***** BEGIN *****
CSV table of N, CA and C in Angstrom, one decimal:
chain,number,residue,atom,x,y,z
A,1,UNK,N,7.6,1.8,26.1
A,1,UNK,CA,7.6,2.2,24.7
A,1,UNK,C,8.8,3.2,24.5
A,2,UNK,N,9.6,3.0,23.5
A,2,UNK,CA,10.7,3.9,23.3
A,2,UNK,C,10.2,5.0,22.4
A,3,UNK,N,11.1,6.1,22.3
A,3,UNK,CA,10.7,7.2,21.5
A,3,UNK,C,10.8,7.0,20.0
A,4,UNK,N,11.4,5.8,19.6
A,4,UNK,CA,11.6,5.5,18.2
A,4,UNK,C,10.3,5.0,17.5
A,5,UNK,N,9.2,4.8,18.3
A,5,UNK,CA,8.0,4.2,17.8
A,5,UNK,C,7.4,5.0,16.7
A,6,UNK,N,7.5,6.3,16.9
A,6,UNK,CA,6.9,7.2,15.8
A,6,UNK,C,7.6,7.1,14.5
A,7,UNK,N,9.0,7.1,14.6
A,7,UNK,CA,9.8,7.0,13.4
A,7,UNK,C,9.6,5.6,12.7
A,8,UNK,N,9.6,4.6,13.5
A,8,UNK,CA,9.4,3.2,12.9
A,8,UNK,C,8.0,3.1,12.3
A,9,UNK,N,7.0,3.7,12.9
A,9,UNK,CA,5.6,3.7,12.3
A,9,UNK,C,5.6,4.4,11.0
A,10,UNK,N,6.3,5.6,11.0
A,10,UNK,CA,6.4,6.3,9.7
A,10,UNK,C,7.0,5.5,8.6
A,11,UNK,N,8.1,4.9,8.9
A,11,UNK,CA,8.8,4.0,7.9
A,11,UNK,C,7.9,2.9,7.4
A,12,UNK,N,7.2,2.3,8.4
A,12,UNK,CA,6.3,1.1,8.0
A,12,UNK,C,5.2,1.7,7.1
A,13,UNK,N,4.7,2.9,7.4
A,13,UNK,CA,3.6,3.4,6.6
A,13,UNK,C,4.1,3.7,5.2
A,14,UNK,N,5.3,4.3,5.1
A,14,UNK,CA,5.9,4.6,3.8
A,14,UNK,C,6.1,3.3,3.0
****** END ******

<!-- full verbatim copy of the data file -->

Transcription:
CSV table of N, CA and C in Angstrom, one decimal:
chain,number,residue,atom,x,y,z
A,1,UNK,N,7.6,1.8,26.1
A,1,UNK,CA,7.6,2.2,24.7
A,1,UNK,C,8.8,3.2,24.5
A,2,UNK,N,9.6,3.0,23.5
A,2,UNK,CA,10.7,3.9,23.3
A,2,UNK,C,10.2,5.0,22.4
A,3,UNK,N,11.1,6.1,22.3
A,3,UNK,CA,10.7,7.2,21.5
A,3,UNK,C,10.8,7.0,20.0
A,4,UNK,N,11.4,5.8,19.6
A,4,UNK,CA,11.6,5.5,18.2
A,4,UNK,C,10.3,5.0,17.5
A,5,UNK,N,9.2,4.8,18.3
A,5,UNK,CA,8.0,4.2,17.8
A,5,UNK,C,7.4,5.0,16.7
A,6,UNK,N,7.5,6.3,16.9
A,6,UNK,CA,6.9,7.2,15.8
A,6,UNK,C,7.6,7.1,14.5
A,7,UNK,N,9.0,7.1,14.6
A,7,UNK,CA,9.8,7.0,13.4
A,7,UNK,C,9.6,5.6,12.7
A,8,UNK,N,9.6,4.6,13.5
A,8,UNK,CA,9.4,3.2,12.9
A,8,UNK,C,8.0,3.1,12.3
A,9,UNK,N,7.0,3.7,12.9
A,9,UNK,CA,5.6,3.7,12.3
A,9,UNK,C,5.6,4.4,11.0
A,10,UNK,N,6.3,5.6,11.0
A,10,UNK,CA,6.4,6.3,9.7
A,10,UNK,C,7.0,5.5,8.6
A,11,UNK,N,8.1,4.9,8.9
A,11,UNK,CA,8.8,4.0,7.9
A,11,UNK,C,7.9,2.9,7.4
A,12,UNK,N,7.2,2.3,8.4
A,12,UNK,CA,6.3,1.1,8.0
A,12,UNK,C,5.2,1.7,7.1
A,13,UNK,N,4.7,2.9,7.4
A,13,UNK,CA,3.6,3.4,6.6
A,13,UNK,C,4.1,3.7,5.2
A,14,UNK,N,5.3,4.3,5.1
A,14,UNK,CA,5.9,4.6,3.8
A,14,UNK,C,6.1,3.3,3.0